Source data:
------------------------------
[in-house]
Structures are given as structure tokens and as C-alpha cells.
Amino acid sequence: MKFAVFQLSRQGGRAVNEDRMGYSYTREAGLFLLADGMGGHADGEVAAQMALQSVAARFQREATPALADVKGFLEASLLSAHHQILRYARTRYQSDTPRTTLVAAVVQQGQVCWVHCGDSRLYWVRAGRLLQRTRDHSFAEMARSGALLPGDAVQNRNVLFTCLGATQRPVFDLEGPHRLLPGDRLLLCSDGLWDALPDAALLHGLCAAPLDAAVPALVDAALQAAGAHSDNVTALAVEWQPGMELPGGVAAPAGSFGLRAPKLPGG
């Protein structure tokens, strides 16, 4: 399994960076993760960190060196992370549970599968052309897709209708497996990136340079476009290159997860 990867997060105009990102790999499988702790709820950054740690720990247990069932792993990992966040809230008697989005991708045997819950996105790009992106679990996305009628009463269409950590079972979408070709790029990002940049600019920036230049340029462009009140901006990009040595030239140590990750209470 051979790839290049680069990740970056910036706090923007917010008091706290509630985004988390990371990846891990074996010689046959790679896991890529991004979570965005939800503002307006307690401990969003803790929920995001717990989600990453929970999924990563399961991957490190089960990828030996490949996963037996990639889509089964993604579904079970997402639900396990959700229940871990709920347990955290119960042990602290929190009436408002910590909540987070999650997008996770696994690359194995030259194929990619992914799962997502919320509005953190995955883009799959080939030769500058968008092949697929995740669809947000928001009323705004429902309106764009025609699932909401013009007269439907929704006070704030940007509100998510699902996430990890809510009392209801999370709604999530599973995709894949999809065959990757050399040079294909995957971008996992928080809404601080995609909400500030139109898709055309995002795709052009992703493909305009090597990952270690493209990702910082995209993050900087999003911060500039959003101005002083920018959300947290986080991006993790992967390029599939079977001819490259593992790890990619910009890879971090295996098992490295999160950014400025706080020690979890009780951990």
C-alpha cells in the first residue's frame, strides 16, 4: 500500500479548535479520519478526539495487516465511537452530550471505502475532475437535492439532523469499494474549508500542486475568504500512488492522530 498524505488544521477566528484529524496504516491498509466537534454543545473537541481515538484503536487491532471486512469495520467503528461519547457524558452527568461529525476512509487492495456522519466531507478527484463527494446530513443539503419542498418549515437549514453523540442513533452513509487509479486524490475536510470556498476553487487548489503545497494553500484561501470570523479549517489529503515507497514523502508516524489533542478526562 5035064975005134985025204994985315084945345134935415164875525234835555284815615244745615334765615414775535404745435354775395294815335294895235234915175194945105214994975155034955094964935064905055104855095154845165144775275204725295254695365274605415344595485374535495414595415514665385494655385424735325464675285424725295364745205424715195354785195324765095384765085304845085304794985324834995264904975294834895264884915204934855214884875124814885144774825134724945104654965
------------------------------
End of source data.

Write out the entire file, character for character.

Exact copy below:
[in-house]
Structures are given as structure tokens and as C-alpha cells.
Amino acid sequence: MKFAVFQLSRQGGRAVNEDRMGYSYTREAGLFLLADGMGGHADGEVAAQMALQSVAARFQREATPALADVKGFLEASLLSAHHQILRYARTRYQSDTPRTTLVAAVVQQGQVCWVHCGDSRLYWVRAGRLLQRTRDHSFAEMARSGALLPGDAVQNRNVLFTCLGATQRPVFDLEGPHRLLPGDRLLLCSDGLWDALPDAALLHGLCAAPLDAAVPALVDAALQAAGAHSDNVTALAVEWQPGMELPGGVAAPAGSFGLRAPKLPGG
């Protein structure tokens, strides 16, 4: 399994960076993760960190060196992370549970599968052309897709209708497996990136340079476009290159997860 990867997060105009990102790999499988702790709820950054740690720990247990069932792993990992966040809230008697989005991708045997819950996105790009992106679990996305009628009463269409950590079972979408070709790029990002940049600019920036230049340029462009009140901006990009040595030239140590990750209470 051979790839290049680069990740970056910036706090923007917010008091706290509630985004988390990371990846891990074996010689046959790679896991890529991004979570965005939800503002307006307690401990969003803790929920995001717990989600990453929970999924990563399961991957490190089960990828030996490949996963037996990639889509089964993604579904079970997402639900396990959700229940871990709920347990955290119960042990602290929190009436408002910590909540987070999650997008996770696994690359194995030259194929990619992914799962997502919320509005953190995955883009799959080939030769500058968008092949697929995740669809947000928001009323705004429902309106764009025609699932909401013009007269439907929704006070704030940007509100998510699902996430990890809510009392209801999370709604999530599973995709894949999809065959990757050399040079294909995957971008996992928080809404601080995609909400500030139109898709055309995002795709052009992703493909305009090597990952270690493209990702910082995209993050900087999003911060500039959003101005002083920018959300947290986080991006993790992967390029599939079977001819490259593992790890990619910009890879971090295996098992490295999160950014400025706080020690979890009780951990």
C-alpha cells in the first residue's frame, strides 16, 4: 500500500479548535479520519478526539495487516465511537452530550471505502475532475437535492439532523469499494474549508500542486475568504500512488492522530 498524505488544521477566528484529524496504516491498509466537534454543545473537541481515538484503536487491532471486512469495520467503528461519547457524558452527568461529525476512509487492495456522519466531507478527484463527494446530513443539503419542498418549515437549514453523540442513533452513509487509479486524490475536510470556498476553487487548489503545497494553500484561501470570523479549517489529503515507497514523502508516524489533542478526562 5035064975005134985025204994985315084945345134935415164875525234835555284815615244745615334765615414775535404745435354775395294815335294895235234915175194945105214994975155034955094964935064905055104855095154845165144775275204725295254695365274605415344595485374535495414595415514665385494655385424735325464675285424725295364745205424715195354785195324765095384765085304845085304794985324834995264904975294834895264884915204934855214884875124814885144774825134724945104654965